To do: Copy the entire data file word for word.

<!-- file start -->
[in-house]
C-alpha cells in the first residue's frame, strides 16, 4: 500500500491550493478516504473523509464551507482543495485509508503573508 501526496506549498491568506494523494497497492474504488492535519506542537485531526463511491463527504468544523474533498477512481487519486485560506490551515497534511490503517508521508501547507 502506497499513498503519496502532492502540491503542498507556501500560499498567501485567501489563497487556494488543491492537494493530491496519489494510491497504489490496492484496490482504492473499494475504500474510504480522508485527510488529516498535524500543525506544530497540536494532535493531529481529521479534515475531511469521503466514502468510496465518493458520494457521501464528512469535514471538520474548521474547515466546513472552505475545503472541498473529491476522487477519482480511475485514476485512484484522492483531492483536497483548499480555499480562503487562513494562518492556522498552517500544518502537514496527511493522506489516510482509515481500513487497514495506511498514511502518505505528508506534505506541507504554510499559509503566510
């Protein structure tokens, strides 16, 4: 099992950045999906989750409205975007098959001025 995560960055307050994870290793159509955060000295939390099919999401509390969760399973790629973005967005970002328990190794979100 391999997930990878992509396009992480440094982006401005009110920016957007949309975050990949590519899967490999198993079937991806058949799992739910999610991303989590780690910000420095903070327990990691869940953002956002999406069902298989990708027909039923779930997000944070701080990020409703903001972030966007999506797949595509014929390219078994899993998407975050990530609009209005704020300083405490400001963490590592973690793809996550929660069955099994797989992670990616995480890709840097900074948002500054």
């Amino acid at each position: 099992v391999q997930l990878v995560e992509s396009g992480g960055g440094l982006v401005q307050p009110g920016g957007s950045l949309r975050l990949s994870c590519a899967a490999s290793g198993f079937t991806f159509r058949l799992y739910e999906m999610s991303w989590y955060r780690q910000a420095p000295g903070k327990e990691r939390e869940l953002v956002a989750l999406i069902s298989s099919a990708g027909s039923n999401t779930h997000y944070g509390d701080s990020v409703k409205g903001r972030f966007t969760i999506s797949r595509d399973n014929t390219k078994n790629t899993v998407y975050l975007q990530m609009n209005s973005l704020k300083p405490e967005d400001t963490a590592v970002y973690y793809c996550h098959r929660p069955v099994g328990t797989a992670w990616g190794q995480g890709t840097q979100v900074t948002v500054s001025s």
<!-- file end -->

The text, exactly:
[in-house]
C-alpha cells in the first residue's frame, strides 16, 4: 500500500491550493478516504473523509464551507482543495485509508503573508 501526496506549498491568506494523494497497492474504488492535519506542537485531526463511491463527504468544523474533498477512481487519486485560506490551515497534511490503517508521508501547507 502506497499513498503519496502532492502540491503542498507556501500560499498567501485567501489563497487556494488543491492537494493530491496519489494510491497504489490496492484496490482504492473499494475504500474510504480522508485527510488529516498535524500543525506544530497540536494532535493531529481529521479534515475531511469521503466514502468510496465518493458520494457521501464528512469535514471538520474548521474547515466546513472552505475545503472541498473529491476522487477519482480511475485514476485512484484522492483531492483536497483548499480555499480562503487562513494562518492556522498552517500544518502537514496527511493522506489516510482509515481500513487497514495506511498514511502518505505528508506534505506541507504554510499559509503566510
């Protein structure tokens, strides 16, 4: 099992950045999906989750409205975007098959001025 995560960055307050994870290793159509955060000295939390099919999401509390969760399973790629973005967005970002328990190794979100 391999997930990878992509396009992480440094982006401005009110920016957007949309975050990949590519899967490999198993079937991806058949799992739910999610991303989590780690910000420095903070327990990691869940953002956002999406069902298989990708027909039923779930997000944070701080990020409703903001972030966007999506797949595509014929390219078994899993998407975050990530609009209005704020300083405490400001963490590592973690793809996550929660069955099994797989992670990616995480890709840097900074948002500054």
């Amino acid at each position: 099992v391999q997930l990878v995560e992509s396009g992480g960055g440094l982006v401005q307050p009110g920016g957007s950045l949309r975050l990949s994870c590519a899967a490999s290793g198993f079937t991806f159509r058949l799992y739910e999906m999610s991303w989590y955060r780690q910000a420095p000295g903070k327990e990691r939390e869940l953002v956002a989750l999406i069902s298989s099919a990708g027909s039923n999401t779930h997000y944070g509390d701080s990020v409703k409205g903001r972030f966007t969760i999506s797949r595509d399973n014929t390219k078994n790629t899993v998407y975050l975007q990530m609009n209005s973005l704020k300083p405490e967005d400001t963490a590592v970002y973690y793809c996550h098959r929660p069955v099994g328990t797989a992670w990616g190794q995480g890709t840097q979100v900074t948002v500054s001025s």